Intimacy as Transgression and the Problem of Freedom
“To consent to love or be loved,” said Merleau-Ponty, “is to consent also to influence someone else, to decide to a certain extent on behalf of the other.” This essay explicates that idea through a meditation on intimacy. I propose, first, that, on Merleau-Ponty’s account, we are always transgressing into each other’s experience, whether we are strangers or familiars; I call this “ontological intimacy.” Concrete experiences of intimacy are based upon this ontological intimacy, and can take place at two levels: (1) at-this-moment (such that we can experience intimacy even with strangers, by sharing a momentary but extra-ordinary mutual recognition) and (2) in shared interpersonal institutions, or habitual, enduring, and co-enacted visions of who we are, how to live, and what matters. Through particular examples of dynamics within these layers of intimacy (drawing upon work by Berne and by Russon), I claim that we are always, inevitably, imposing an “unfreedom” upon our intimate others. Freedom, then, can only develop from within and by virtue of this “unfreedom.” Thus, what distinguishes empowering or emancipating relationships from oppressive ones is not the removal of transgressive normative social forces; it is rather the particular character of those transgressive forces. Some transgressions upon others’ experience—some forms of “unfreedom”—will tend to promote freedom; others will tend to hinder it. This amounts to a call for promoting agency and freedom not only through critical analysis of public institutions, practices and discourses, but also through critical insight into and transformation of our most private and intimate relationships.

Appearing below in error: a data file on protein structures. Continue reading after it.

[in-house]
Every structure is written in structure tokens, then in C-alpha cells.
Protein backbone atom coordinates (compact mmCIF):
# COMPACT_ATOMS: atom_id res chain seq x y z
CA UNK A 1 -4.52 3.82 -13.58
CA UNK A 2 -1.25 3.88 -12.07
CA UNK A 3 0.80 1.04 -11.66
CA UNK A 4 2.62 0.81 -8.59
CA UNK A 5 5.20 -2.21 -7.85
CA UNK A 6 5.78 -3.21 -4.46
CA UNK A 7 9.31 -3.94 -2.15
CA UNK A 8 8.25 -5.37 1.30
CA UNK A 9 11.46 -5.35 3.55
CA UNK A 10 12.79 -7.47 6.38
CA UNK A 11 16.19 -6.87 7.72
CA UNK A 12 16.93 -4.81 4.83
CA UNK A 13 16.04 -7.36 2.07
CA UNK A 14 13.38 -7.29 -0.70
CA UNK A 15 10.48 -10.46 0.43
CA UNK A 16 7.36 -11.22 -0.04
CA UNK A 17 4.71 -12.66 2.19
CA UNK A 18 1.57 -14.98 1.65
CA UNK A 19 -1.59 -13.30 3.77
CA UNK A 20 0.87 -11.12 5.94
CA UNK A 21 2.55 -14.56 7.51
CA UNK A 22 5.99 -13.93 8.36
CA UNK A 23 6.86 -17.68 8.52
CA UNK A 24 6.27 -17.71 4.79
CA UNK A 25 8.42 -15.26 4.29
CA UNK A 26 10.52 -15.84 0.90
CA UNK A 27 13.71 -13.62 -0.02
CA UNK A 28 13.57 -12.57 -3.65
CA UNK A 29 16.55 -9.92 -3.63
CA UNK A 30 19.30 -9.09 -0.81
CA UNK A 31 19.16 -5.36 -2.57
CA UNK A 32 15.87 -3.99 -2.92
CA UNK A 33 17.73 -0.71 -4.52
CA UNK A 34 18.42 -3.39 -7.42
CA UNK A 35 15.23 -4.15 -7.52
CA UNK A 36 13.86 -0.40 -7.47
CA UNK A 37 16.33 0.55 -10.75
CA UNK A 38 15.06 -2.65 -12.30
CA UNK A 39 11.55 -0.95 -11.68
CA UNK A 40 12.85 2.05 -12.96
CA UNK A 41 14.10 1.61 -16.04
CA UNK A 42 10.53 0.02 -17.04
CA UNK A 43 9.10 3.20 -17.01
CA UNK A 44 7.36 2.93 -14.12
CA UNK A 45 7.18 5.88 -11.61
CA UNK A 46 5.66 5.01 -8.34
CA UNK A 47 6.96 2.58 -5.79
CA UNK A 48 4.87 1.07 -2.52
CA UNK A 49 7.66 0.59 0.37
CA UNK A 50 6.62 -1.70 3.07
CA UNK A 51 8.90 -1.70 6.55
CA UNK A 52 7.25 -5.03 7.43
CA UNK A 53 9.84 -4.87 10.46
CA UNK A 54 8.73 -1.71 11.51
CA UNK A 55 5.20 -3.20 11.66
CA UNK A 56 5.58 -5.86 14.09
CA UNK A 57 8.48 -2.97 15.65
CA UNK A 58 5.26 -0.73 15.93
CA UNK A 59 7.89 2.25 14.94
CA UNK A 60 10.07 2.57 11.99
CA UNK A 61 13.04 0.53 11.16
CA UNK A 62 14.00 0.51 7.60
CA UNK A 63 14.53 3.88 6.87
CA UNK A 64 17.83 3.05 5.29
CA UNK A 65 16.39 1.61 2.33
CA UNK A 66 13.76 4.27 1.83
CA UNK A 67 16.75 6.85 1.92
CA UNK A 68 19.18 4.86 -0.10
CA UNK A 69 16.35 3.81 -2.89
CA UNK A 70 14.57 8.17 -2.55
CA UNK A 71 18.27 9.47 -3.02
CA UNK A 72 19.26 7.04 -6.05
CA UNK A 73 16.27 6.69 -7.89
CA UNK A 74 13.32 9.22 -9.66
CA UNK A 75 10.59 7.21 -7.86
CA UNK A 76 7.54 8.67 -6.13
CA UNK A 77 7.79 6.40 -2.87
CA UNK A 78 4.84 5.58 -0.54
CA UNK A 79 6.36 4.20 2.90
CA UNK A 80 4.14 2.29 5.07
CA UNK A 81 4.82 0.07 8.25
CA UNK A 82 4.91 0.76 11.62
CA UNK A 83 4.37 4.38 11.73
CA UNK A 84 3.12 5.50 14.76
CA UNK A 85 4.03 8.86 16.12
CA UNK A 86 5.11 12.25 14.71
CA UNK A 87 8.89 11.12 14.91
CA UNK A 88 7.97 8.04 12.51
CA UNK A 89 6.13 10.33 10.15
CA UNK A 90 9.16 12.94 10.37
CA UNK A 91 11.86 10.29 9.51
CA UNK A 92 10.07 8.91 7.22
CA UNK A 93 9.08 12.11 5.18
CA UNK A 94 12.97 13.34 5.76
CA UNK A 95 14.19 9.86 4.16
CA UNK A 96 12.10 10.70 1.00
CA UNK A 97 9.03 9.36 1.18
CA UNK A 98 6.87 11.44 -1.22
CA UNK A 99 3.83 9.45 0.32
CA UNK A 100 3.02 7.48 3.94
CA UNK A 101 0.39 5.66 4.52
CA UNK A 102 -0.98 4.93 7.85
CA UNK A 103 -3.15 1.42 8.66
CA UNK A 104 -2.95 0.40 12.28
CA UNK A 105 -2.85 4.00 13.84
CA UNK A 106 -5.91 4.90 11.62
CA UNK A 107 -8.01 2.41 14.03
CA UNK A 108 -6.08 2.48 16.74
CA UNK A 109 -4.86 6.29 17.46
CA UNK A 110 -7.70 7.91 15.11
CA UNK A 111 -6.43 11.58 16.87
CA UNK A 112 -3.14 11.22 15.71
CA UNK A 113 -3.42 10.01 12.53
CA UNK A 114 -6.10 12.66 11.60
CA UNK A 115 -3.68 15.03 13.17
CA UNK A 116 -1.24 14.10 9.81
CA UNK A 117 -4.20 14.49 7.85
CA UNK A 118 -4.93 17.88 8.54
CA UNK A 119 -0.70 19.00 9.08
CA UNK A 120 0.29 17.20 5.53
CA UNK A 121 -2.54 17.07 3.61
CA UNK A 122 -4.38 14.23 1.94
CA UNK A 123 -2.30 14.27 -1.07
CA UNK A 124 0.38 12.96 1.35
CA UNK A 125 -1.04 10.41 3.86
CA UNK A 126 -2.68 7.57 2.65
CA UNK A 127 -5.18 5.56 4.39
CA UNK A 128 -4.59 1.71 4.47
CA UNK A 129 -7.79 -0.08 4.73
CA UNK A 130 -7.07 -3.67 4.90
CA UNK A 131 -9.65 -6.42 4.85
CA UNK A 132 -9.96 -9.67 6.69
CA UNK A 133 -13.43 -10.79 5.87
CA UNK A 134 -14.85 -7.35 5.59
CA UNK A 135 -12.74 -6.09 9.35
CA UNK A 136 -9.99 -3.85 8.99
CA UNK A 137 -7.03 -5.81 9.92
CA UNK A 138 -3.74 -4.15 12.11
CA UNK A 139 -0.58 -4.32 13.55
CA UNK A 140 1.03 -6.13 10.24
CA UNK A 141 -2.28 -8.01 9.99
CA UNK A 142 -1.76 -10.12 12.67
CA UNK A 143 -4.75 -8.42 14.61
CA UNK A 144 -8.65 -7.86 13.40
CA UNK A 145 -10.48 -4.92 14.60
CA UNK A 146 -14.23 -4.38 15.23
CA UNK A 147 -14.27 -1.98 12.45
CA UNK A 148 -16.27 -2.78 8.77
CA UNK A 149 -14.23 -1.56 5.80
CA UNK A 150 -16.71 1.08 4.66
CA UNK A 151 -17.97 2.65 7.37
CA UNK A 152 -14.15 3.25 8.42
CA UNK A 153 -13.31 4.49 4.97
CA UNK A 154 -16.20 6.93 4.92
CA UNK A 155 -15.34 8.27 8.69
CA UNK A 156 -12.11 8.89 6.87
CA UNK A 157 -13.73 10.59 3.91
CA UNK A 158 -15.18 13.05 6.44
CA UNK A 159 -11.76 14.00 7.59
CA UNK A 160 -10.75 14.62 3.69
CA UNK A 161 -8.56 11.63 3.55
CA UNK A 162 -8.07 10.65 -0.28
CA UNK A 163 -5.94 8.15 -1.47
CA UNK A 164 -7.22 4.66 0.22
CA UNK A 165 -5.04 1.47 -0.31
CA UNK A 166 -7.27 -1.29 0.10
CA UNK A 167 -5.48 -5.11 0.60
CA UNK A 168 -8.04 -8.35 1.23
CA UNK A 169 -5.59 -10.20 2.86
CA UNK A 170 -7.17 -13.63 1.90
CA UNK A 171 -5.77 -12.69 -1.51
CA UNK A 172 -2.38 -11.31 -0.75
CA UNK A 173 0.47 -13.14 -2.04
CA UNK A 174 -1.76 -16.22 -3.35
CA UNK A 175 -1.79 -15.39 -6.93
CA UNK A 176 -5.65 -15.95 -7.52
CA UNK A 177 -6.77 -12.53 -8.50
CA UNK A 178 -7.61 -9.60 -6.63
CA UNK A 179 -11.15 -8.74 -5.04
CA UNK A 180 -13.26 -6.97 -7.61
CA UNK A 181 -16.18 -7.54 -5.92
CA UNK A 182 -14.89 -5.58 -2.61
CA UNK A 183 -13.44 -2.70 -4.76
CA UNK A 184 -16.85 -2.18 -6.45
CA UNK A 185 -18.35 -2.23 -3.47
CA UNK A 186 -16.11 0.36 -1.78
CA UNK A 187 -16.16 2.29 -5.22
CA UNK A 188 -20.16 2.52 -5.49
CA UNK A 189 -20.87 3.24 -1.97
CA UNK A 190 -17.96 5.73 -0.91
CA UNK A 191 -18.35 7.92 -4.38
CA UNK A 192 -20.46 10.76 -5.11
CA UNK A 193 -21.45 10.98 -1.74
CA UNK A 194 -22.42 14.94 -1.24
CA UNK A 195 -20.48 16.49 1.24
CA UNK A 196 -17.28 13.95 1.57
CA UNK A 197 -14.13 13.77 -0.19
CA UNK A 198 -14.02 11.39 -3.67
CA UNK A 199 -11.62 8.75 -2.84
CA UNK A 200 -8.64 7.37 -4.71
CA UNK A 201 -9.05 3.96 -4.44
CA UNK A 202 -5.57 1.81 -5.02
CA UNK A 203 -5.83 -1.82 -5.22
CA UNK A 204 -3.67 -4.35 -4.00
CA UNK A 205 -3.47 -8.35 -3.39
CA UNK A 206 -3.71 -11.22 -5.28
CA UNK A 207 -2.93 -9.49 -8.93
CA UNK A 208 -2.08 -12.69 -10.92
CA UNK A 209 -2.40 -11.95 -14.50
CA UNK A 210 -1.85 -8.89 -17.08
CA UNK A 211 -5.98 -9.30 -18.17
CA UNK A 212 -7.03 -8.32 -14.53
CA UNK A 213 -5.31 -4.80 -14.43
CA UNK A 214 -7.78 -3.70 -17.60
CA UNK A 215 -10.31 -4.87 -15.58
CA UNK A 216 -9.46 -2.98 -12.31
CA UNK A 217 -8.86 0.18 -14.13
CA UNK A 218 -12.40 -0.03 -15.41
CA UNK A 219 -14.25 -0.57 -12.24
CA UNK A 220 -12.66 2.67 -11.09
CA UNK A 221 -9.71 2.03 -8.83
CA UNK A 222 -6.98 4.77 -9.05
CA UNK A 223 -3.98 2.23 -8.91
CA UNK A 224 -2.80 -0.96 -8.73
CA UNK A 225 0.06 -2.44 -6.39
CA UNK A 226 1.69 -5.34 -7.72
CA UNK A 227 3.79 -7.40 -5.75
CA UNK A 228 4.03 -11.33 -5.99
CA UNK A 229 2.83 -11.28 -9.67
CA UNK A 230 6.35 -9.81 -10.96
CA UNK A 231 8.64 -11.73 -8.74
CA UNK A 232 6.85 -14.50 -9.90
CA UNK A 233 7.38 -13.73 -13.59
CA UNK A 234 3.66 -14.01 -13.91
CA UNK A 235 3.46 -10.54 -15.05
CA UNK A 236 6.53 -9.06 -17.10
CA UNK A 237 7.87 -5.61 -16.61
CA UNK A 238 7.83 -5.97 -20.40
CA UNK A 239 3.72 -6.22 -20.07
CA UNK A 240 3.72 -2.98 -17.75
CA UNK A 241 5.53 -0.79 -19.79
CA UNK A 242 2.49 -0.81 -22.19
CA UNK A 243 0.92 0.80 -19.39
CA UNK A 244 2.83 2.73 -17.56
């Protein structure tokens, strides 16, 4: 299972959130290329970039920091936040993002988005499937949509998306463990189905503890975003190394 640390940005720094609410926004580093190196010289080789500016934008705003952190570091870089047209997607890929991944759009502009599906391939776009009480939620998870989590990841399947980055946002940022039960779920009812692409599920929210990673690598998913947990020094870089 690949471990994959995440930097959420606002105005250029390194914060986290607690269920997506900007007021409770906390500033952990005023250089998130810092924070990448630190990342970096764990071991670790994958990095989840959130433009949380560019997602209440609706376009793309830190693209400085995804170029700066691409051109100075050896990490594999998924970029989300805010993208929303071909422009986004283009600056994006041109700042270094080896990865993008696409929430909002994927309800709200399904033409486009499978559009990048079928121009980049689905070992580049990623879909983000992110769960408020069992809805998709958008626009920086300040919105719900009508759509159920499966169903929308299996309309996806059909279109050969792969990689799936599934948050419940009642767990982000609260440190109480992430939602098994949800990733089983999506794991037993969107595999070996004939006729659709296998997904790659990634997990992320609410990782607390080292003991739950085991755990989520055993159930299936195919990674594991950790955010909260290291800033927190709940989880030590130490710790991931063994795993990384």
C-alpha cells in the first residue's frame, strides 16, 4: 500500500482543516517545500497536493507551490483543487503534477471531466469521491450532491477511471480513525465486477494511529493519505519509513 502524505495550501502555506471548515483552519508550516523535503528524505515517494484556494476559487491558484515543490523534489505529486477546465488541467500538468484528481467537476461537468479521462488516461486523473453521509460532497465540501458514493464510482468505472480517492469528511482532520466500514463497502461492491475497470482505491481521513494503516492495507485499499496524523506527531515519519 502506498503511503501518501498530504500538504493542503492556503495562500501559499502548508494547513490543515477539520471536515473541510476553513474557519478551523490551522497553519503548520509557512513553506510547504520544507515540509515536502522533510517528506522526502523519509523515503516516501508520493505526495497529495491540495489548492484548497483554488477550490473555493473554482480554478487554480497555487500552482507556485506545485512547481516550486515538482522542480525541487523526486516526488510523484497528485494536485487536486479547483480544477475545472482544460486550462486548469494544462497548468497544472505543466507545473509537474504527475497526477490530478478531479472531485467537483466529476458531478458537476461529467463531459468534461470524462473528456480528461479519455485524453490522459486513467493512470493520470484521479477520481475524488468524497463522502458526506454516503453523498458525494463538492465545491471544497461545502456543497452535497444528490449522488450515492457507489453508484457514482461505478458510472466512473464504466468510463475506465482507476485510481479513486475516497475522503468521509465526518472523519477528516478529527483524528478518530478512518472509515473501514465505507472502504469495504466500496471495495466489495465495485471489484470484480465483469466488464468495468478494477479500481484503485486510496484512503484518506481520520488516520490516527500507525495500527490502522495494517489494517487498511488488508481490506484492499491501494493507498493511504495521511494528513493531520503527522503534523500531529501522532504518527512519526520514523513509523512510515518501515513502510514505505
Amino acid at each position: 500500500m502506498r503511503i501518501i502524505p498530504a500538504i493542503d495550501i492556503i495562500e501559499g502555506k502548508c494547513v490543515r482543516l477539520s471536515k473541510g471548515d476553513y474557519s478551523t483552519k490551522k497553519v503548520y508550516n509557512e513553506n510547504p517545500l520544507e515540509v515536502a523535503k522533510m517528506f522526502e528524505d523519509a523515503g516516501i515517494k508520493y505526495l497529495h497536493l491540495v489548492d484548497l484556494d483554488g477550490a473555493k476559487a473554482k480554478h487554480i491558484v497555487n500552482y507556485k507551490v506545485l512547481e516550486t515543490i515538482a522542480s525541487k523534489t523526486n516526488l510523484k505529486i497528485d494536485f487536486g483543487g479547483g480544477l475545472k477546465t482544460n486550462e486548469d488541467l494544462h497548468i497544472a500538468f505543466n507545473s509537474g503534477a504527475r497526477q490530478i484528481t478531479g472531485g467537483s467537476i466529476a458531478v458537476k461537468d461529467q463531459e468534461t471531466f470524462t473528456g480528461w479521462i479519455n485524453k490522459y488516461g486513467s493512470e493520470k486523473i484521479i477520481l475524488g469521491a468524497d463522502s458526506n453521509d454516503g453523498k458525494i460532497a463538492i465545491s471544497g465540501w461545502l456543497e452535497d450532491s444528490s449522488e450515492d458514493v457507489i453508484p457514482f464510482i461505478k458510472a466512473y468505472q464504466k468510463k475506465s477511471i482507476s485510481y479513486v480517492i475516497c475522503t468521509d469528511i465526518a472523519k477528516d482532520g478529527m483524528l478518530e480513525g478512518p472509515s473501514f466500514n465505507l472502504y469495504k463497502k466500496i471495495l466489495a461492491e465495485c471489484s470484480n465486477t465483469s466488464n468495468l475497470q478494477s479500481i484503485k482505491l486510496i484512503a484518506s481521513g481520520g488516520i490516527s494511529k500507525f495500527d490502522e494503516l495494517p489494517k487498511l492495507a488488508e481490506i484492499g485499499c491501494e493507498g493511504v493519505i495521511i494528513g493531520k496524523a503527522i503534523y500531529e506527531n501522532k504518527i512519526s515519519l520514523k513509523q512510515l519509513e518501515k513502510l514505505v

intimacy; Merleau-Ponty; transgression; freedom; responsibility
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